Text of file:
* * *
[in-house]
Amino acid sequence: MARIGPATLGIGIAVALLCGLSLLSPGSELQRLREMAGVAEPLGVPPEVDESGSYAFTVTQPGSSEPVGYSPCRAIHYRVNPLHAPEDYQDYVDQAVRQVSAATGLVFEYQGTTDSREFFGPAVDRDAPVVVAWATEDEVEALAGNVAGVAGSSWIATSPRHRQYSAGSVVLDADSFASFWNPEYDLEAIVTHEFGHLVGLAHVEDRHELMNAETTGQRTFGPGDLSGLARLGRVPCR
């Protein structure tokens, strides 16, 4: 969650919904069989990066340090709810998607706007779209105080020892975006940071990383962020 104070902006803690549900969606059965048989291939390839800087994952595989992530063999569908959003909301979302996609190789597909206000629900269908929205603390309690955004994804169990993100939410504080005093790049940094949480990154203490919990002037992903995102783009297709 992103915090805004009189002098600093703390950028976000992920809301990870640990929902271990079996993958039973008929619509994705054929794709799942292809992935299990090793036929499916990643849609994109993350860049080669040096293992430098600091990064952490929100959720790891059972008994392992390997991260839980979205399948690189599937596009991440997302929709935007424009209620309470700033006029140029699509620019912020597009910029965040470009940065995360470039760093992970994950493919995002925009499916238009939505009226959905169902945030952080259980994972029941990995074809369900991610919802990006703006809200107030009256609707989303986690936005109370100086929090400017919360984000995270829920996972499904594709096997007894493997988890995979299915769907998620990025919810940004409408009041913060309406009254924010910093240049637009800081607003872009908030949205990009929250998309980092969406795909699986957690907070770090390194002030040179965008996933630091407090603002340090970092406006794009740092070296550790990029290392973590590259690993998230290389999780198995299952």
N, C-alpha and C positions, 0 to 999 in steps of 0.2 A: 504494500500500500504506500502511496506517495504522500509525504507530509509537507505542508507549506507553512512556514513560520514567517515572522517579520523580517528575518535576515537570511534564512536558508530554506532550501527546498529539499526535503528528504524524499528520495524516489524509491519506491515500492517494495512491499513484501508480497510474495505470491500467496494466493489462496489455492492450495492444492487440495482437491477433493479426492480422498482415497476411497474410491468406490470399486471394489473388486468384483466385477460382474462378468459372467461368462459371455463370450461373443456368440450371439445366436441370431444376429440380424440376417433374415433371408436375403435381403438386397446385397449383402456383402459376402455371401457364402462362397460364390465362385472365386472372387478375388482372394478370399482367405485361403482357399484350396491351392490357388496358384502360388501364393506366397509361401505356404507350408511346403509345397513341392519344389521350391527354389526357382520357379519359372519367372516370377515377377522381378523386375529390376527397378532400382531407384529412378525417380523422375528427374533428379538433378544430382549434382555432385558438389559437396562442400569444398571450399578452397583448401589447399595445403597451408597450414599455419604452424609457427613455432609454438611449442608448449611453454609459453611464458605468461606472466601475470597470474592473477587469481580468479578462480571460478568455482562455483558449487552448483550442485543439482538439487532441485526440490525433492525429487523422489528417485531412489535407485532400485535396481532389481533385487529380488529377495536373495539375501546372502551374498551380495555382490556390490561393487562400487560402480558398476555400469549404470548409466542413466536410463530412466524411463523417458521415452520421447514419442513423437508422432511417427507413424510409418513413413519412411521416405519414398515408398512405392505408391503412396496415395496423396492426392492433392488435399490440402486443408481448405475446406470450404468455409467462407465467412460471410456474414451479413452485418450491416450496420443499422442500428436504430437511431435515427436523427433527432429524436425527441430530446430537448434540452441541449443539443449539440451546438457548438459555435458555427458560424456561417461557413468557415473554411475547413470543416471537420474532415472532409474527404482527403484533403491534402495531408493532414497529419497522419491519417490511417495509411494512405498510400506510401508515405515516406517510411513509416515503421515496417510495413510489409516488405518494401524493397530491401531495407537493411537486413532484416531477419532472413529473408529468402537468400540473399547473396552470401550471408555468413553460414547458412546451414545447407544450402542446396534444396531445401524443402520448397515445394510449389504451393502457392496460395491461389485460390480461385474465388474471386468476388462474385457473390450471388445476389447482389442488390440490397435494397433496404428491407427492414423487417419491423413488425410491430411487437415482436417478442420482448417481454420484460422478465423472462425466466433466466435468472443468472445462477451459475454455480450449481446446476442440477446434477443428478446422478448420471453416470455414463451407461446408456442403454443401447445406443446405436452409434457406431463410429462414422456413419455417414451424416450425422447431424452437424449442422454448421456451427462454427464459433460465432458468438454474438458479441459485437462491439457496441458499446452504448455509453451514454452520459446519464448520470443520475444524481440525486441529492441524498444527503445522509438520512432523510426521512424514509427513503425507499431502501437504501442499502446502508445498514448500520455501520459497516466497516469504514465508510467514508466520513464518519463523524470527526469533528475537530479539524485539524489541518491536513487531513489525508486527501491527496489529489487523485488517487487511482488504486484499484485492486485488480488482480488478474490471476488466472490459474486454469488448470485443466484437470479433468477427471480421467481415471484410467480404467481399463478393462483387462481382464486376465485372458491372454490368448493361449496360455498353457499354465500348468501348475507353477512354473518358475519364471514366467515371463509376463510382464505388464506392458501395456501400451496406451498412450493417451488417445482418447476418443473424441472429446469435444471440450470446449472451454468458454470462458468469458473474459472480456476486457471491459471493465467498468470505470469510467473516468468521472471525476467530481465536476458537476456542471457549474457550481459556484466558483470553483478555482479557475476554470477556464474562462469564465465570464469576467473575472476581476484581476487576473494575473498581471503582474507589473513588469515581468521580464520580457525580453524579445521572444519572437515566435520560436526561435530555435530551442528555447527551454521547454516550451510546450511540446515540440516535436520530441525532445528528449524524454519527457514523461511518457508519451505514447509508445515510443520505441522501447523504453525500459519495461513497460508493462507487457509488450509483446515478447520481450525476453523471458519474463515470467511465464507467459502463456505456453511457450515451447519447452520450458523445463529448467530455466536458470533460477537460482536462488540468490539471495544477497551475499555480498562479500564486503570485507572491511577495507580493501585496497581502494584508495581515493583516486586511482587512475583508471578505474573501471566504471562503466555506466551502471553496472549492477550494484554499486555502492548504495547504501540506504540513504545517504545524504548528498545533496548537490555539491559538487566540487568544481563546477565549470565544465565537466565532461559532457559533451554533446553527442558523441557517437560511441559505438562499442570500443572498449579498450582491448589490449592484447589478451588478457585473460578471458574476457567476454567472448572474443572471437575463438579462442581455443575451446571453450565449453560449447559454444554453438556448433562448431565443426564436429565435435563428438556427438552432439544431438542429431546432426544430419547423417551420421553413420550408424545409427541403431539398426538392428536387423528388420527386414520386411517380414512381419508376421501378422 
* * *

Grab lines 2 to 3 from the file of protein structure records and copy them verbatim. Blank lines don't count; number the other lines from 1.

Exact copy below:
Amino acid sequence: MARIGPATLGIGIAVALLCGLSLLSPGSELQRLREMAGVAEPLGVPPEVDESGSYAFTVTQPGSSEPVGYSPCRAIHYRVNPLHAPEDYQDYVDQAVRQVSAATGLVFEYQGTTDSREFFGPAVDRDAPVVVAWATEDEVEALAGNVAGVAGSSWIATSPRHRQYSAGSVVLDADSFASFWNPEYDLEAIVTHEFGHLVGLAHVEDRHELMNAETTGQRTFGPGDLSGLARLGRVPCR
């Protein structure tokens, strides 16, 4: 969650919904069989990066340090709810998607706007779209105080020892975006940071990383962020 104070902006803690549900969606059965048989291939390839800087994952595989992530063999569908959003909301979302996609190789597909206000629900269908929205603390309690955004994804169990993100939410504080005093790049940094949480990154203490919990002037992903995102783009297709 992103915090805004009189002098600093703390950028976000992920809301990870640990929902271990079996993958039973008929619509994705054929794709799942292809992935299990090793036929499916990643849609994109993350860049080669040096293992430098600091990064952490929100959720790891059972008994392992390997991260839980979205399948690189599937596009991440997302929709935007424009209620309470700033006029140029699509620019912020597009910029965040470009940065995360470039760093992970994950493919995002925009499916238009939505009226959905169902945030952080259980994972029941990995074809369900991610919802990006703006809200107030009256609707989303986690936005109370100086929090400017919360984000995270829920996972499904594709096997007894493997988890995979299915769907998620990025919810940004409408009041913060309406009254924010910093240049637009800081607003872009908030949205990009929250998309980092969406795909699986957690907070770090390194002030040179965008996933630091407090603002340090970092406006794009740092070296550790990029290392973590590259690993998230290389999780198995299952």